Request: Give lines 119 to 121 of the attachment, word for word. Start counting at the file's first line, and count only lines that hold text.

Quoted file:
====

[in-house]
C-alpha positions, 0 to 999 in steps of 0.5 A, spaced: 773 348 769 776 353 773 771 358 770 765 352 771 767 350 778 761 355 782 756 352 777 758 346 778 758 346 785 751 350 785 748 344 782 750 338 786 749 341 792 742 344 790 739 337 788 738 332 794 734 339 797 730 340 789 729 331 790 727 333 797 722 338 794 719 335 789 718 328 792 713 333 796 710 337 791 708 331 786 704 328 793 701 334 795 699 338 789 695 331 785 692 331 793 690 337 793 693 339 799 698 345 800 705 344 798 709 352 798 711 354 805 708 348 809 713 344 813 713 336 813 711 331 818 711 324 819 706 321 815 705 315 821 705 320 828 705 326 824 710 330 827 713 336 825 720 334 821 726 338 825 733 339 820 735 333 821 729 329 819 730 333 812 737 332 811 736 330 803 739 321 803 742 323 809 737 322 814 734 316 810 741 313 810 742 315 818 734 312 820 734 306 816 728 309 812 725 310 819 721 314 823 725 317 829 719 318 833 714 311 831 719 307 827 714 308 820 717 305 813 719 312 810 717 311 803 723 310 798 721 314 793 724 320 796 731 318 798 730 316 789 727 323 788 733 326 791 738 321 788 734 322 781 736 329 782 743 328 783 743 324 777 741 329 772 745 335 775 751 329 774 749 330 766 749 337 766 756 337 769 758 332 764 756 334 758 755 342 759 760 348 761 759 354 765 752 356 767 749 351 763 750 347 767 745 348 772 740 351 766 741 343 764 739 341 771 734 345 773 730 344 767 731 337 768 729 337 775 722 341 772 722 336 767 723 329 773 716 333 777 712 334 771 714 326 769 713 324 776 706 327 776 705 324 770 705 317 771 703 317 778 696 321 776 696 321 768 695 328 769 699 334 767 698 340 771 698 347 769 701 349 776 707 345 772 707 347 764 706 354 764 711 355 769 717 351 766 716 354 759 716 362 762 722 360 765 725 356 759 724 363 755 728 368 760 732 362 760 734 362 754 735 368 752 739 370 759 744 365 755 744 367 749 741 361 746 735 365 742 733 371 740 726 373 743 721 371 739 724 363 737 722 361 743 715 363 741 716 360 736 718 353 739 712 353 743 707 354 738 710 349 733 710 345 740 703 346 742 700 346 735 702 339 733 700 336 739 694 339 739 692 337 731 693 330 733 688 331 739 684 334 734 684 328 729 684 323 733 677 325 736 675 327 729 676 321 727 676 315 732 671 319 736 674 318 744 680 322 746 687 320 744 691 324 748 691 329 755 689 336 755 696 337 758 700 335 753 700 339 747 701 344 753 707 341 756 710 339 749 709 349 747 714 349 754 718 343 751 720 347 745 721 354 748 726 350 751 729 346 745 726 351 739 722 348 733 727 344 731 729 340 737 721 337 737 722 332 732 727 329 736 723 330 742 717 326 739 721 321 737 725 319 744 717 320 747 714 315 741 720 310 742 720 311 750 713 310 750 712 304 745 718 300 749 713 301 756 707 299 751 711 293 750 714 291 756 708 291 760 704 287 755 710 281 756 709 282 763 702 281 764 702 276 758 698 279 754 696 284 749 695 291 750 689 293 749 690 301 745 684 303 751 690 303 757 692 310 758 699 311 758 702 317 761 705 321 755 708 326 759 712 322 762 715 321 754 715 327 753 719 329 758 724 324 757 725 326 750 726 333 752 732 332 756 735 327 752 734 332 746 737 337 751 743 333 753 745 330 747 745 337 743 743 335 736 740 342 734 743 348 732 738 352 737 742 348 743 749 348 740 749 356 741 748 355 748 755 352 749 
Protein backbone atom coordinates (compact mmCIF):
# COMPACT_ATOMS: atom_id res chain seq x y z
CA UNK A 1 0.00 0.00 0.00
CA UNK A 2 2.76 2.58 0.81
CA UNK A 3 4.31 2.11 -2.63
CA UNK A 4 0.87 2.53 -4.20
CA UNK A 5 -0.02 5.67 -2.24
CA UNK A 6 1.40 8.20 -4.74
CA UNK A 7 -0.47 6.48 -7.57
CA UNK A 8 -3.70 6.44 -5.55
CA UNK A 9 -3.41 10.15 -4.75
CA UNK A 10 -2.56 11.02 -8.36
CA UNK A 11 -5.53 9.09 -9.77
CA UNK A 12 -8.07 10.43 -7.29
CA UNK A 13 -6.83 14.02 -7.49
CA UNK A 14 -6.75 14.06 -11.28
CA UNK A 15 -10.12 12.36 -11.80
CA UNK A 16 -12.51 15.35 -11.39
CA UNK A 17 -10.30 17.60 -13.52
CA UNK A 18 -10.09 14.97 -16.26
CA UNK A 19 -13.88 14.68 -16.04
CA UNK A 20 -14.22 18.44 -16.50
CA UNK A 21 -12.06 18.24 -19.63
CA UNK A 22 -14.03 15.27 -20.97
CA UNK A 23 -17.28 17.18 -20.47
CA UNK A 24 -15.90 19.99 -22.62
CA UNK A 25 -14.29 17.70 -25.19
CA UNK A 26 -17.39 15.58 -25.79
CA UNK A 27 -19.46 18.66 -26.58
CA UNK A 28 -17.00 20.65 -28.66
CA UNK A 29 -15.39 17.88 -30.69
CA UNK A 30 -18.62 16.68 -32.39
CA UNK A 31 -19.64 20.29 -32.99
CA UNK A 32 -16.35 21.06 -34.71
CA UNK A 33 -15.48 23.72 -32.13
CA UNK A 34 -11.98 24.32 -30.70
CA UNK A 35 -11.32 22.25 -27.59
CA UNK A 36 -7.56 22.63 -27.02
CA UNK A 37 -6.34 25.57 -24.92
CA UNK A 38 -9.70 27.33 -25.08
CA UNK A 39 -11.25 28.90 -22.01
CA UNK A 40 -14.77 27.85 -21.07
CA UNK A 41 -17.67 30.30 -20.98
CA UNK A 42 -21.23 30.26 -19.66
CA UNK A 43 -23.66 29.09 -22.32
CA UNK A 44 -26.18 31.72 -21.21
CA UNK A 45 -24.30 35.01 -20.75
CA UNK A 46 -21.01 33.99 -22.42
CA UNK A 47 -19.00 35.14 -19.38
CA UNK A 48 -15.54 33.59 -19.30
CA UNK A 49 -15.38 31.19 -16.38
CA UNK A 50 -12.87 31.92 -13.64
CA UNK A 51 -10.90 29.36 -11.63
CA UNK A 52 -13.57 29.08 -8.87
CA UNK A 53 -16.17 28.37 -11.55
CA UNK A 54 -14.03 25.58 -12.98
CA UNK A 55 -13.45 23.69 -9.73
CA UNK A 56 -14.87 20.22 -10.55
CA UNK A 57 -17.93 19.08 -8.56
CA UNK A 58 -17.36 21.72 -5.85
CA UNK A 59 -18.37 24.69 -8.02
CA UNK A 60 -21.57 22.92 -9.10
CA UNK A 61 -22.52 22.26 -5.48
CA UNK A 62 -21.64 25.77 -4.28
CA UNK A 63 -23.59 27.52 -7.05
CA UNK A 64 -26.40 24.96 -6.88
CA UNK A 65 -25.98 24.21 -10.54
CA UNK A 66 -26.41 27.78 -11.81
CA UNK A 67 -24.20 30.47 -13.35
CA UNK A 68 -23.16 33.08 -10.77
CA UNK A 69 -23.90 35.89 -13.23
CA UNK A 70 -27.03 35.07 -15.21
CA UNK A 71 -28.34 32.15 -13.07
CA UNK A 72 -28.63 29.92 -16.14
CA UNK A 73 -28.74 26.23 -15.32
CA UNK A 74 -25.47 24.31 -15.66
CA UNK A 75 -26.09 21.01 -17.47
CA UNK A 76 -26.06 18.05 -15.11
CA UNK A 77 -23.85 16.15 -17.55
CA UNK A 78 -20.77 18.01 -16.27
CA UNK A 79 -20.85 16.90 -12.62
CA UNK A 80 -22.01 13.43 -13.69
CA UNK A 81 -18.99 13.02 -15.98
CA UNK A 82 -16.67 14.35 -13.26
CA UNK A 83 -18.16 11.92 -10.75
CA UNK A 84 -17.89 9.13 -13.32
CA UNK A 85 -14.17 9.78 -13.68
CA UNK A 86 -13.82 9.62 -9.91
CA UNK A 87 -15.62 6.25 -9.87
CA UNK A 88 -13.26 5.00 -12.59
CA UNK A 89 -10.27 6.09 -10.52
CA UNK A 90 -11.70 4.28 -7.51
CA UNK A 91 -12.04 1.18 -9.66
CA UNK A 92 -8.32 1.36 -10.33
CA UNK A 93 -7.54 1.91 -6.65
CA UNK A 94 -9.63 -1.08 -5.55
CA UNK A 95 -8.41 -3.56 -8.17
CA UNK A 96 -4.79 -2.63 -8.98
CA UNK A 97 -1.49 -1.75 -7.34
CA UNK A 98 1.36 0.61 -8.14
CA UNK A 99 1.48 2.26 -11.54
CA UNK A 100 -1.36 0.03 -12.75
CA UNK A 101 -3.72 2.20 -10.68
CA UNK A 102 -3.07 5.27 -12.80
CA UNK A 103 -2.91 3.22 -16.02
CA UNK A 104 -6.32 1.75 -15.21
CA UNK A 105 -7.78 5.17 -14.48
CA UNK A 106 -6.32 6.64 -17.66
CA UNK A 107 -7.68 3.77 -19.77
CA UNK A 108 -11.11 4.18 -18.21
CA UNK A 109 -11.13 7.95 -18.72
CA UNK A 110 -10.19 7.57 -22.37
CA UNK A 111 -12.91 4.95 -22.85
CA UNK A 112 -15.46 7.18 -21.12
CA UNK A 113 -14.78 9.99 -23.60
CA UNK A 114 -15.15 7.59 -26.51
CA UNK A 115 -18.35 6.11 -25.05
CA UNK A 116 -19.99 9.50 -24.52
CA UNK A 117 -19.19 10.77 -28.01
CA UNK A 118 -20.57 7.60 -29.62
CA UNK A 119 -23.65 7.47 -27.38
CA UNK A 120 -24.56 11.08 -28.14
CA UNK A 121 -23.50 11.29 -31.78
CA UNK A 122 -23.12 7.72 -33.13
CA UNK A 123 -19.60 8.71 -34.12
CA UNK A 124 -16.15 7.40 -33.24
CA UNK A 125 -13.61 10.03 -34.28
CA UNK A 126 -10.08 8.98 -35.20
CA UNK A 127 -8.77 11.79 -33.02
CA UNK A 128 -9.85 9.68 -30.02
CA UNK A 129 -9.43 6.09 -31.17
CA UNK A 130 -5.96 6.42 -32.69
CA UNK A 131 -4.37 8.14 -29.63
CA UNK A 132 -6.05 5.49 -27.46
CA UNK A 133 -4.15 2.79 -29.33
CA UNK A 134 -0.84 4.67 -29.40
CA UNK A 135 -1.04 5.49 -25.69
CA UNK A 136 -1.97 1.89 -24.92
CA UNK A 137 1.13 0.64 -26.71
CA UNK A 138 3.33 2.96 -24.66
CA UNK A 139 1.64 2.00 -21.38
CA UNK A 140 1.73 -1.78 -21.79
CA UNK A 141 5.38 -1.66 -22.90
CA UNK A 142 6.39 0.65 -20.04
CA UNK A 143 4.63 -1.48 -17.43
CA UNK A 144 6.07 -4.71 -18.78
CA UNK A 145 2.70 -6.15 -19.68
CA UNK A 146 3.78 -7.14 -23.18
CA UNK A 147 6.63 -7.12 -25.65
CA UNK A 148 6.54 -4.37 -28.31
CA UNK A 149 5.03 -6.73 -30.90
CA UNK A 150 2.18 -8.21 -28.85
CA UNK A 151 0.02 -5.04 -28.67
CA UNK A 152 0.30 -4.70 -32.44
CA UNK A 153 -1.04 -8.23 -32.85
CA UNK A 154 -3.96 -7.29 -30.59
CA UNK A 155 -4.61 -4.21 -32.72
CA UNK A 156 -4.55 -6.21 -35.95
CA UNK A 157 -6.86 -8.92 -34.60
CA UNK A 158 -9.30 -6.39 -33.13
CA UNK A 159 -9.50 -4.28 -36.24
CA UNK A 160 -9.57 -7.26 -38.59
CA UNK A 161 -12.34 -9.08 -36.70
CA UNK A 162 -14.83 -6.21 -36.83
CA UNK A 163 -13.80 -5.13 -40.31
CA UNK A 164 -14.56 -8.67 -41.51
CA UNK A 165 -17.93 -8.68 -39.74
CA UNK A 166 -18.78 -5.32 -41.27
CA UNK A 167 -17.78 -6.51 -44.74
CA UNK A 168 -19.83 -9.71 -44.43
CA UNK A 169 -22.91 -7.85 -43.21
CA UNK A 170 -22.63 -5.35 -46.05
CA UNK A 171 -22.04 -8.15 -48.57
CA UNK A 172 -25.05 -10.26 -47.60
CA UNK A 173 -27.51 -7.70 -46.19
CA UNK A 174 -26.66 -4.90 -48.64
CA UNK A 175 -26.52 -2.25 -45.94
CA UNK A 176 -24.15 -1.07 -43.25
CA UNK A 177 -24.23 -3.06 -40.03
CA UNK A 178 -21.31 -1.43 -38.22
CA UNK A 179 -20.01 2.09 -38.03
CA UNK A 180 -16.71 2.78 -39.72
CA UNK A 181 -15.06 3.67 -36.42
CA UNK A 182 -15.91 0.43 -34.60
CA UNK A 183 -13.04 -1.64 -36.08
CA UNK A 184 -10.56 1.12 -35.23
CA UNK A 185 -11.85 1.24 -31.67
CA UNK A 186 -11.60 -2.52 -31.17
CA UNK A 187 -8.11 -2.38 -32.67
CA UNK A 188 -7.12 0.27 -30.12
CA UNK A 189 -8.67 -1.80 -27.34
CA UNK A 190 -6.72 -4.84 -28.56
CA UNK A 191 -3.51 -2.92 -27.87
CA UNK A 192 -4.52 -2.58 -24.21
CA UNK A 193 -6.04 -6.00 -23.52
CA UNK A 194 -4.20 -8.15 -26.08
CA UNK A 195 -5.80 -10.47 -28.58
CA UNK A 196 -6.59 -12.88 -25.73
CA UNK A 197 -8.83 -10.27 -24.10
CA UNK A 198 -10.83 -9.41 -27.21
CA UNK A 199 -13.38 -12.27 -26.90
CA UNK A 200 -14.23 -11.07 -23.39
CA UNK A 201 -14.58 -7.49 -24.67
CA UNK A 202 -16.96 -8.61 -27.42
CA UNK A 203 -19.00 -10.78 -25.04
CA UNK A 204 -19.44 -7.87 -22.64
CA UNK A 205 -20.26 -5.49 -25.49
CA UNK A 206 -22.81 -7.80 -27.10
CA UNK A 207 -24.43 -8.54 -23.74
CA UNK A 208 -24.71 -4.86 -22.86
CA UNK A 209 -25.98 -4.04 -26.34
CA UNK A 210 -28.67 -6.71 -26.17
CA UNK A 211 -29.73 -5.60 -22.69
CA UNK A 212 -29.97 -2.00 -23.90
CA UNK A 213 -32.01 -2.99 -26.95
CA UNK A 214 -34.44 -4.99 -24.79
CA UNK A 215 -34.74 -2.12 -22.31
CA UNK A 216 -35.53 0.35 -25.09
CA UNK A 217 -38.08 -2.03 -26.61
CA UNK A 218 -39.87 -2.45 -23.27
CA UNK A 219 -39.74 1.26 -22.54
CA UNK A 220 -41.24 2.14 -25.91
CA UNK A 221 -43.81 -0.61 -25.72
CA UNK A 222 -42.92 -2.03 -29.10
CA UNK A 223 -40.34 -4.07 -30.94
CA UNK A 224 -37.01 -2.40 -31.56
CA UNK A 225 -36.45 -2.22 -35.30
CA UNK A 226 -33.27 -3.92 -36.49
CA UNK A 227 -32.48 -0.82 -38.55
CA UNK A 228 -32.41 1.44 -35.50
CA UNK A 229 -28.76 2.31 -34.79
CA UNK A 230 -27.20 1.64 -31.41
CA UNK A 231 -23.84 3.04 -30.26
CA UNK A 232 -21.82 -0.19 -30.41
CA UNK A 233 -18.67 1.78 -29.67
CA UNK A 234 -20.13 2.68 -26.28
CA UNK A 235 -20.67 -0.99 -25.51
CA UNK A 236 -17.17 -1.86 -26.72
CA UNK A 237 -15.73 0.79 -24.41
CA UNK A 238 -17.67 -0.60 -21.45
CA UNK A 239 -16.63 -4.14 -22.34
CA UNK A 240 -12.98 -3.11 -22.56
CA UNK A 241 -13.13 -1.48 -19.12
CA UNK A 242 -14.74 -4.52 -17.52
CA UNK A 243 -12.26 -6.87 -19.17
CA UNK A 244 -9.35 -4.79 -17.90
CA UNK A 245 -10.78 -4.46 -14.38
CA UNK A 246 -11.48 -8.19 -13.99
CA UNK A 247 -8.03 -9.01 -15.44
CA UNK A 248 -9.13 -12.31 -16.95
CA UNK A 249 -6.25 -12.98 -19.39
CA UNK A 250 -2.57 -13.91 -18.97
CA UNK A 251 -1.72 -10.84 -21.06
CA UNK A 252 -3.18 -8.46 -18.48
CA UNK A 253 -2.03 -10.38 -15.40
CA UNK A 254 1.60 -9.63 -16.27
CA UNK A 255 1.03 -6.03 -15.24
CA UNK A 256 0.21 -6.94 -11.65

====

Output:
CA UNK A 115 -18.35 6.11 -25.05
CA UNK A 116 -19.99 9.50 -24.52
CA UNK A 117 -19.19 10.77 -28.01